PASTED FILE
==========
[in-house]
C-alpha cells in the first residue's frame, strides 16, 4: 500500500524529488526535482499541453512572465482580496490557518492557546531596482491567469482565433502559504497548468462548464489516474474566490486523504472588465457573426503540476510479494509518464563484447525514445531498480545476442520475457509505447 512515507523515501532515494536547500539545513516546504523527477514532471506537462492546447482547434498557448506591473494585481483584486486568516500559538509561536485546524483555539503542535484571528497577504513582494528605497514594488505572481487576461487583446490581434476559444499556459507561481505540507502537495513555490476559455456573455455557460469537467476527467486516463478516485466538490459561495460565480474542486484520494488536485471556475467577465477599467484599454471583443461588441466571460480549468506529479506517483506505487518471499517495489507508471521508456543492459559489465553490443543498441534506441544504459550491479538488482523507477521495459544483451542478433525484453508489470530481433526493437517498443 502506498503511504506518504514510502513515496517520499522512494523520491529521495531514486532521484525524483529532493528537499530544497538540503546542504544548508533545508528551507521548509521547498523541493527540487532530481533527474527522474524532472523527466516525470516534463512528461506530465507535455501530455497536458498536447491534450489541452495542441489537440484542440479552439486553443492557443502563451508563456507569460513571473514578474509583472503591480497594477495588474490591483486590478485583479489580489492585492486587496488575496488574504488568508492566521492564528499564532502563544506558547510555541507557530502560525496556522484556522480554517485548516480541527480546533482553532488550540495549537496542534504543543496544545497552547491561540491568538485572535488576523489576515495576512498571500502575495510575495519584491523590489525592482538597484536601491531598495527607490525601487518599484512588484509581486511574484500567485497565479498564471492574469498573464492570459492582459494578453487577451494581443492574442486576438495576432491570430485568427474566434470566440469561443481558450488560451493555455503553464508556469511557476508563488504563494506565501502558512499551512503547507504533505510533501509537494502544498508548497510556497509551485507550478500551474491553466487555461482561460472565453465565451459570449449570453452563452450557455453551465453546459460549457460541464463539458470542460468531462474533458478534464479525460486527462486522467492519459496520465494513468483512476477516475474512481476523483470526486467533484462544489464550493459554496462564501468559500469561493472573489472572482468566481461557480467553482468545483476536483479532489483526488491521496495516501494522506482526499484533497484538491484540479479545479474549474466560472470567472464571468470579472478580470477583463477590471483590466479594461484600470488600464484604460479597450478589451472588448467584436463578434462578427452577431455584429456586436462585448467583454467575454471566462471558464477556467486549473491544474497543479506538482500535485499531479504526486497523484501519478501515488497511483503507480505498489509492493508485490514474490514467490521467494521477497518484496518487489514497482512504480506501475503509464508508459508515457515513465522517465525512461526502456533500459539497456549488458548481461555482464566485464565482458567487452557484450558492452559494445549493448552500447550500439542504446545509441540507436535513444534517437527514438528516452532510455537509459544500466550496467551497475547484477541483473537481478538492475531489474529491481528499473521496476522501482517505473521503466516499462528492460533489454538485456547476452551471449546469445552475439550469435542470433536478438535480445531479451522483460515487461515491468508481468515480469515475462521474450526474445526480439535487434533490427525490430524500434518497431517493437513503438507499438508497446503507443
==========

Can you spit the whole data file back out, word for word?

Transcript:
[in-house]
C-alpha cells in the first residue's frame, strides 16, 4: 500500500524529488526535482499541453512572465482580496490557518492557546531596482491567469482565433502559504497548468462548464489516474474566490486523504472588465457573426503540476510479494509518464563484447525514445531498480545476442520475457509505447 512515507523515501532515494536547500539545513516546504523527477514532471506537462492546447482547434498557448506591473494585481483584486486568516500559538509561536485546524483555539503542535484571528497577504513582494528605497514594488505572481487576461487583446490581434476559444499556459507561481505540507502537495513555490476559455456573455455557460469537467476527467486516463478516485466538490459561495460565480474542486484520494488536485471556475467577465477599467484599454471583443461588441466571460480549468506529479506517483506505487518471499517495489507508471521508456543492459559489465553490443543498441534506441544504459550491479538488482523507477521495459544483451542478433525484453508489470530481433526493437517498443 502506498503511504506518504514510502513515496517520499522512494523520491529521495531514486532521484525524483529532493528537499530544497538540503546542504544548508533545508528551507521548509521547498523541493527540487532530481533527474527522474524532472523527466516525470516534463512528461506530465507535455501530455497536458498536447491534450489541452495542441489537440484542440479552439486553443492557443502563451508563456507569460513571473514578474509583472503591480497594477495588474490591483486590478485583479489580489492585492486587496488575496488574504488568508492566521492564528499564532502563544506558547510555541507557530502560525496556522484556522480554517485548516480541527480546533482553532488550540495549537496542534504543543496544545497552547491561540491568538485572535488576523489576515495576512498571500502575495510575495519584491523590489525592482538597484536601491531598495527607490525601487518599484512588484509581486511574484500567485497565479498564471492574469498573464492570459492582459494578453487577451494581443492574442486576438495576432491570430485568427474566434470566440469561443481558450488560451493555455503553464508556469511557476508563488504563494506565501502558512499551512503547507504533505510533501509537494502544498508548497510556497509551485507550478500551474491553466487555461482561460472565453465565451459570449449570453452563452450557455453551465453546459460549457460541464463539458470542460468531462474533458478534464479525460486527462486522467492519459496520465494513468483512476477516475474512481476523483470526486467533484462544489464550493459554496462564501468559500469561493472573489472572482468566481461557480467553482468545483476536483479532489483526488491521496495516501494522506482526499484533497484538491484540479479545479474549474466560472470567472464571468470579472478580470477583463477590471483590466479594461484600470488600464484604460479597450478589451472588448467584436463578434462578427452577431455584429456586436462585448467583454467575454471566462471558464477556467486549473491544474497543479506538482500535485499531479504526486497523484501519478501515488497511483503507480505498489509492493508485490514474490514467490521467494521477497518484496518487489514497482512504480506501475503509464508508459508515457515513465522517465525512461526502456533500459539497456549488458548481461555482464566485464565482458567487452557484450558492452559494445549493448552500447550500439542504446545509441540507436535513444534517437527514438528516452532510455537509459544500466550496467551497475547484477541483473537481478538492475531489474529491481528499473521496476522501482517505473521503466516499462528492460533489454538485456547476452551471449546469445552475439550469435542470433536478438535480445531479451522483460515487461515491468508481468515480469515475462521474450526474445526480439535487434533490427525490430524500434518497431517493437513503438507499438508497446503507443